I have read that it is a no-no to allow the RV antifreeze (pink stuff) in the water heater. I am not sure exactly why. So I don't know why your brother's TT would not have a bypass valve. Are your sure you have just not found it? Sometimes they are not in obvious places.
I use disposable gloves and know how to take them off correctly. Only one time in particular were they needed... a campground with a really bad dump station, where the pipe was 6 inches above ground and surrounded by gravel, not concrete. There was brown "mud" all over the place. I managed to get the outside of my stinky slinky rinsed off, but I did have brown "mud" on my gloves by the time I was finished. I was not happy with that dump station!
Yes, I routinely dump without a speck of dirt getting on my gloves (or even water sometimes), but I wear the gloves just in case. I don't worry too much about my boots... I step carefully, and usually don't eat any food that falls on the floor of my truck under the driver's seat.
At our local state park you see a large variety of dumping "styles". The dump stations there are large and well designed. The pipes are flush with concrete, and the concrete pad is large and sloped to the pipe. One time a gentleman showed up to dump and I think he had not done it before, or at least not at that type of station. He pulled up and lined up the tank drain with the sloped pad, opened up the tank drain without a stinky slinky, and let it drain out and flow down to the pipe. Afterwards he rinsed off the area thoroughly with the stations hose... by that time a Park Ranger showed up and told him to please use a stinky slinky in the future.
Another time an "experienced" camper dumped there using a hose correctly... but then removed the hose, and stuck the stations rinse hose up the campers drain pipe (from the outside) and rinsed it out with full pressure... water spraying all over the place, and he didn't wear gloves. I gently mentioned that maybe he should keep the slinky attached and use gloves... he said no problem, he is just rinsing after all the "stuff" has gone through, and he just washes his hands when he is done. To each their own!
Just make sure you keep all the cabinet doors open inside to let the heat get to the pipes. I don't know how your camper is set up, but heating the inside will probably not help the black tank, unless you have a black tank heater or a lot of insulation.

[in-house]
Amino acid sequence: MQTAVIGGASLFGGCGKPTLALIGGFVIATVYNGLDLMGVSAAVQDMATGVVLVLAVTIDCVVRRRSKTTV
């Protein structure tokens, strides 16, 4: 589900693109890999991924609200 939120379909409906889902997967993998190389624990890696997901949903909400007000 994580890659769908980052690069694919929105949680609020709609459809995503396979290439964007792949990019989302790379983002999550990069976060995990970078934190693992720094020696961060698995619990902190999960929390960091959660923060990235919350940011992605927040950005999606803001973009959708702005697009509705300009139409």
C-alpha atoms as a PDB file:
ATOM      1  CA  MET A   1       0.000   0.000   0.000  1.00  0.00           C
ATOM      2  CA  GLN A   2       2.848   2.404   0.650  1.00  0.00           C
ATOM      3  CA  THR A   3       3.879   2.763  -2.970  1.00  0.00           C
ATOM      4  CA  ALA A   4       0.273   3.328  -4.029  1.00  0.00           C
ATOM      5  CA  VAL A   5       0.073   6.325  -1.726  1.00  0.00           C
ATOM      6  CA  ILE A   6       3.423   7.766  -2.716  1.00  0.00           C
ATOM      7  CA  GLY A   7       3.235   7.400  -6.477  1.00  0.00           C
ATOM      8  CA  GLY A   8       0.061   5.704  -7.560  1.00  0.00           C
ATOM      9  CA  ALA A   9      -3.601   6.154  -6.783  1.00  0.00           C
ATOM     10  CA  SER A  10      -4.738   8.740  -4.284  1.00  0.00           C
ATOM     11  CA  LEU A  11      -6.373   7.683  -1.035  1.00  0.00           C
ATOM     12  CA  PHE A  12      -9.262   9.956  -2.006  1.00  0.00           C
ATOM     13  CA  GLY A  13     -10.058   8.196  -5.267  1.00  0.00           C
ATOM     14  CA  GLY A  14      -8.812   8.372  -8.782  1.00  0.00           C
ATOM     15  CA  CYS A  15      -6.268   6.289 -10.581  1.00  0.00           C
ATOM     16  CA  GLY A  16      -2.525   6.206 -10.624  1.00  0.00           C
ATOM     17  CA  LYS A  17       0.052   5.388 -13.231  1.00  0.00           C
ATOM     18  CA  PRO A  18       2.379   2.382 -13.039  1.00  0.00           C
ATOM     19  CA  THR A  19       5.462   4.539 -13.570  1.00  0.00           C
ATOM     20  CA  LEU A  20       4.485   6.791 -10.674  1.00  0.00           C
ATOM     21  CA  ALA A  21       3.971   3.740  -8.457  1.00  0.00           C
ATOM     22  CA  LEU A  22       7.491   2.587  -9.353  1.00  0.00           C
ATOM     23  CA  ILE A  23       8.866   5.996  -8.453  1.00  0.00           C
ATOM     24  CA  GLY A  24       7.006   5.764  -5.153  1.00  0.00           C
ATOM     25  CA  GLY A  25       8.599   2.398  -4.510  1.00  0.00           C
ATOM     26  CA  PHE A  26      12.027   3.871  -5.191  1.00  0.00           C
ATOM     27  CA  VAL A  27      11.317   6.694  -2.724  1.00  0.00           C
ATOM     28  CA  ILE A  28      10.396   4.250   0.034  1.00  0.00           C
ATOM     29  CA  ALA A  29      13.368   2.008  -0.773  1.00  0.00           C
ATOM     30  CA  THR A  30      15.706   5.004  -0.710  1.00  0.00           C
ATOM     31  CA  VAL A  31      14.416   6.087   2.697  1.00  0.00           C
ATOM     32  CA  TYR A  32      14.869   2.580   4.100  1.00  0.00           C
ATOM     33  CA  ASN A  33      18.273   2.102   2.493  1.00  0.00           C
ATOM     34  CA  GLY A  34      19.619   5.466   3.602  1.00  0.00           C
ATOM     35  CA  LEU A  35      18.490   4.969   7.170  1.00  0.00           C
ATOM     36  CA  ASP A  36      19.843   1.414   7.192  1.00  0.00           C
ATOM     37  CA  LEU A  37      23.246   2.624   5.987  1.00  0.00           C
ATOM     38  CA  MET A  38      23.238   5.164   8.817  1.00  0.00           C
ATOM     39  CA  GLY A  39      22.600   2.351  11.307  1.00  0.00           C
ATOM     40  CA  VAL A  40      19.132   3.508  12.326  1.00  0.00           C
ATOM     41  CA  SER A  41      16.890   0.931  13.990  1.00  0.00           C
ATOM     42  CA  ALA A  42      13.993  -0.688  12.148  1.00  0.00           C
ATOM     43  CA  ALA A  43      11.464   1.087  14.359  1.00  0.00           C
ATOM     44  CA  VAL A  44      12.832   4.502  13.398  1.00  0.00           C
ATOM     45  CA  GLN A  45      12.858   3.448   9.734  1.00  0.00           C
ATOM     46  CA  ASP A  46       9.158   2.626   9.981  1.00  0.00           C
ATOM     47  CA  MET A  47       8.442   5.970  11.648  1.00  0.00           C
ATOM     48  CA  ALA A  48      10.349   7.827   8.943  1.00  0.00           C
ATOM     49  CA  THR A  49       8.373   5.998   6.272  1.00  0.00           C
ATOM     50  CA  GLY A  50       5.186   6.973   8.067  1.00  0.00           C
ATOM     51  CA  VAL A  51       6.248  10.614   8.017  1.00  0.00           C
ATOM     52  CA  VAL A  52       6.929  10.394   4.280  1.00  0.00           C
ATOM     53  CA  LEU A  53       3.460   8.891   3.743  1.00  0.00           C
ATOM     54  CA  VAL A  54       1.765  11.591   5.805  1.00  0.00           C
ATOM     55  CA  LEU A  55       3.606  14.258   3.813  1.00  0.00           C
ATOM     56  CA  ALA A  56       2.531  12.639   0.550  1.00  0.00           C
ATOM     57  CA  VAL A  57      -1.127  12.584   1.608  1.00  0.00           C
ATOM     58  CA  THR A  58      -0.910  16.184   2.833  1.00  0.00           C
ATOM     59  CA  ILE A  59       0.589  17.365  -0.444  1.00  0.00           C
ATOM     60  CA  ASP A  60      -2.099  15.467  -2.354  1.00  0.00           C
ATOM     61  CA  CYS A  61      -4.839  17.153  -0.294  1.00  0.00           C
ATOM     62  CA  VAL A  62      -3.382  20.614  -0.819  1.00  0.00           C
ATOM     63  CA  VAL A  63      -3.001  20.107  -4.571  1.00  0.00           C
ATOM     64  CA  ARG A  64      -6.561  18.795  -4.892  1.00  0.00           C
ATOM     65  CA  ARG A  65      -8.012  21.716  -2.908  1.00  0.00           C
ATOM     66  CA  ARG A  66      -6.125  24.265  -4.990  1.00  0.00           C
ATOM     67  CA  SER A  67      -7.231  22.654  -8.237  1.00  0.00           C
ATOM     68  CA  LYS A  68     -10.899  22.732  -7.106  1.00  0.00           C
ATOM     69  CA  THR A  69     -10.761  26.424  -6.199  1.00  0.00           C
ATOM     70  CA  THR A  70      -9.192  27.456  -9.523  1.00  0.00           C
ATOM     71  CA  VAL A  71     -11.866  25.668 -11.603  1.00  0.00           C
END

And yes, the furnace can go through a lot of propane. Can you run an extension cord out to the camper and plug in a small electric heater? A friend of mine did that with his small TT when a friend of his needed a temporary place in the winter... he said it seemed to be less expensive than propane and worked fine.
We use our laptop on batteries, charging it off the truck when we drive somewhere. Just remember to UNplug the laptop / charger / pads when the truck is not running... many of the "power ports" on vehicles are "hot", meaning they use battery power even when the engine is not running. Would not be fun to kill the battery on your truck!
When we dry camp, we mostly use battery powered camping lanterns in our TT at night. The TT lights are only used minimally. Remember to shut off your water pump when you are not using it, heck just the lighted switch for it is a small power drain (our pump has a lighted switch to show it is on). We rarely use our furnace, the furnace fan can use more power than you think. Thick quilts and sleeping bags keep us warm, and the trailer warms up quickly when making coffee and breakfast using the stove -- speaking of which, I always have at least one window and a roof vent cracked open at all times to allow fresh air in the camper.
Dry camping is a lot of fun, because it is usually in much more open and uncrowded campgrounds!